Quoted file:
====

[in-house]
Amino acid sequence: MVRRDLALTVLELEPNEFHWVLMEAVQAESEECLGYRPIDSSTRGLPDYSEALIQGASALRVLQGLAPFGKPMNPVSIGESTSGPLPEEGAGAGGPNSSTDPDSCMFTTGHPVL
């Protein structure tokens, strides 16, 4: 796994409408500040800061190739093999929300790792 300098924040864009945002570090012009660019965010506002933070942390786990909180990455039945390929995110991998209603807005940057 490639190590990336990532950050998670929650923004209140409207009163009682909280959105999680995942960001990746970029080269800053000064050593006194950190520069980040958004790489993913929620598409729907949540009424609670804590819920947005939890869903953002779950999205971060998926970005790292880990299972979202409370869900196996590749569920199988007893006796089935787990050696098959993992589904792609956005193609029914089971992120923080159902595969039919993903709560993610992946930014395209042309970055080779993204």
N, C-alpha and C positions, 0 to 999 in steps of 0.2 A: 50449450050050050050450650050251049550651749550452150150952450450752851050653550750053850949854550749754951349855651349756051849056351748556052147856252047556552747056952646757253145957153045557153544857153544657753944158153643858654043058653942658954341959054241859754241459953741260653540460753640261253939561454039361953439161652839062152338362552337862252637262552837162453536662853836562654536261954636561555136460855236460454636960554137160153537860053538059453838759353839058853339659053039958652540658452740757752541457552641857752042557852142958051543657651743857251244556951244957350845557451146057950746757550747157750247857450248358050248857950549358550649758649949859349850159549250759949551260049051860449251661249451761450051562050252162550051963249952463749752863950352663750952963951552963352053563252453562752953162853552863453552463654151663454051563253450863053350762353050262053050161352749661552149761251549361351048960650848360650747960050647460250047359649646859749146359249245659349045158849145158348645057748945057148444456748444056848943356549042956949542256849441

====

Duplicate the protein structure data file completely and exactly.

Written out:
[in-house]
Amino acid sequence: MVRRDLALTVLELEPNEFHWVLMEAVQAESEECLGYRPIDSSTRGLPDYSEALIQGASALRVLQGLAPFGKPMNPVSIGESTSGPLPEEGAGAGGPNSSTDPDSCMFTTGHPVL
């Protein structure tokens, strides 16, 4: 796994409408500040800061190739093999929300790792 300098924040864009945002570090012009660019965010506002933070942390786990909180990455039945390929995110991998209603807005940057 490639190590990336990532950050998670929650923004209140409207009163009682909280959105999680995942960001990746970029080269800053000064050593006194950190520069980040958004790489993913929620598409729907949540009424609670804590819920947005939890869903953002779950999205971060998926970005790292880990299972979202409370869900196996590749569920199988007893006796089935787990050696098959993992589904792609956005193609029914089971992120923080159902595969039919993903709560993610992946930014395209042309970055080779993204």
N, C-alpha and C positions, 0 to 999 in steps of 0.2 A: 50449450050050050050450650050251049550651749550452150150952450450752851050653550750053850949854550749754951349855651349756051849056351748556052147856252047556552747056952646757253145957153045557153544857153544657753944158153643858654043058653942658954341959054241859754241459953741260653540460753640261253939561454039361953439161652839062152338362552337862252637262552837162453536662853836562654536261954636561555136460855236460454636960554137160153537860053538059453838759353839058853339659053039958652540658452740757752541457552641857752042557852142958051543657651743857251244556951244957350845557451146057950746757550747157750247857450248358050248857950549358550649758649949859349850159549250759949551260049051860449251661249451761450051562050252162550051963249952463749752863950352663750952963951552963352053563252453562752953162853552863453552463654151663454051563253450863053350762353050262053050161352749661552149761251549361351048960650848360650747960050647460250047359649646859749146359249245659349045158849145158348645057748945057148444456748444056848943356549042956949542256849441